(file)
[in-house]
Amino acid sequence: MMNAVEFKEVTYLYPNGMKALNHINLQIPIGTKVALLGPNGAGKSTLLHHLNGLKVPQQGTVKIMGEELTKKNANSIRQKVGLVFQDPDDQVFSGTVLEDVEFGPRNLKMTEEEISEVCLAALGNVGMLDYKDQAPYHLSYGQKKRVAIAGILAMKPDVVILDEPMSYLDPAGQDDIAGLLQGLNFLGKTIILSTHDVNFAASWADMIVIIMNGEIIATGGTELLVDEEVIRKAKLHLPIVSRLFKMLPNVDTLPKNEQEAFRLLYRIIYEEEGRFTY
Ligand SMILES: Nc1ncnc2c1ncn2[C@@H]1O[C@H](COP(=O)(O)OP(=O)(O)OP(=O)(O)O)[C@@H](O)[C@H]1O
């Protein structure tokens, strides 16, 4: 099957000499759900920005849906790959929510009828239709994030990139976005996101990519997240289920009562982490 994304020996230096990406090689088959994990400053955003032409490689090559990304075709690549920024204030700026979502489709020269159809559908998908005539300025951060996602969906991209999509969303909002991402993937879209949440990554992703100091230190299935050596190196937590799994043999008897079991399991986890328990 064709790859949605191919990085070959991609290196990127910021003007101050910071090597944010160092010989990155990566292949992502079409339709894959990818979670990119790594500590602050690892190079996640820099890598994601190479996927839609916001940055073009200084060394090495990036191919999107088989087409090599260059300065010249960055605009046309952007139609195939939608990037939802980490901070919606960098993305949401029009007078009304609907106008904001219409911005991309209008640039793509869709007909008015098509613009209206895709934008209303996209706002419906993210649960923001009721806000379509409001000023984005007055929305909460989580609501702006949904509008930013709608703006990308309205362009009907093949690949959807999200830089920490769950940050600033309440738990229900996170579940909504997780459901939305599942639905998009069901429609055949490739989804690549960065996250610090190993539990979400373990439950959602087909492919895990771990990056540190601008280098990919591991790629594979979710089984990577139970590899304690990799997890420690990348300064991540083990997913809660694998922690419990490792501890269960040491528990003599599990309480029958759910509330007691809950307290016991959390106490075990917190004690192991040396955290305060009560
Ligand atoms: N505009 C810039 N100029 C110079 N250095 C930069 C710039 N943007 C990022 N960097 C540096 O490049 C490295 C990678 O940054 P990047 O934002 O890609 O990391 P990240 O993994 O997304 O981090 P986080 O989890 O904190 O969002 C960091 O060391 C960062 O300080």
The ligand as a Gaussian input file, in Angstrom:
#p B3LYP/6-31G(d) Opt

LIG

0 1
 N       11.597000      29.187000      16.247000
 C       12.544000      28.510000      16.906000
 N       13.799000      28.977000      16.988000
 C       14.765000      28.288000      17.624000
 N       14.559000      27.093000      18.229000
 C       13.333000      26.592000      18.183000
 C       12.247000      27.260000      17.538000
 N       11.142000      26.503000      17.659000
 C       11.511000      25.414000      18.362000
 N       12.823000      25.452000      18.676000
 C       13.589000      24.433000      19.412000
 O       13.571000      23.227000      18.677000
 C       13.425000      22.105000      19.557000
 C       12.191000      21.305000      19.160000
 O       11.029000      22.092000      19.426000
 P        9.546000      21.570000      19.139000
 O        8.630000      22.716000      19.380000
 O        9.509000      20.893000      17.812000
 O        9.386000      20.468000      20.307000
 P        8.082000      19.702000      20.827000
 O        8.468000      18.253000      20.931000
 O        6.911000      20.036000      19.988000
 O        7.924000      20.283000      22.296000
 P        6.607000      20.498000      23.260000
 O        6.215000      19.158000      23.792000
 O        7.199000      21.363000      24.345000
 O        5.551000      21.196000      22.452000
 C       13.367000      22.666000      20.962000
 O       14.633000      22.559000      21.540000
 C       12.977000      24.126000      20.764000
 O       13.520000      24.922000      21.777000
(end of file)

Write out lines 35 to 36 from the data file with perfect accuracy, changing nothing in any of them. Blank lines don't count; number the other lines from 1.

 O        7.199000      21.363000      24.345000
 O        5.551000      21.196000      22.452000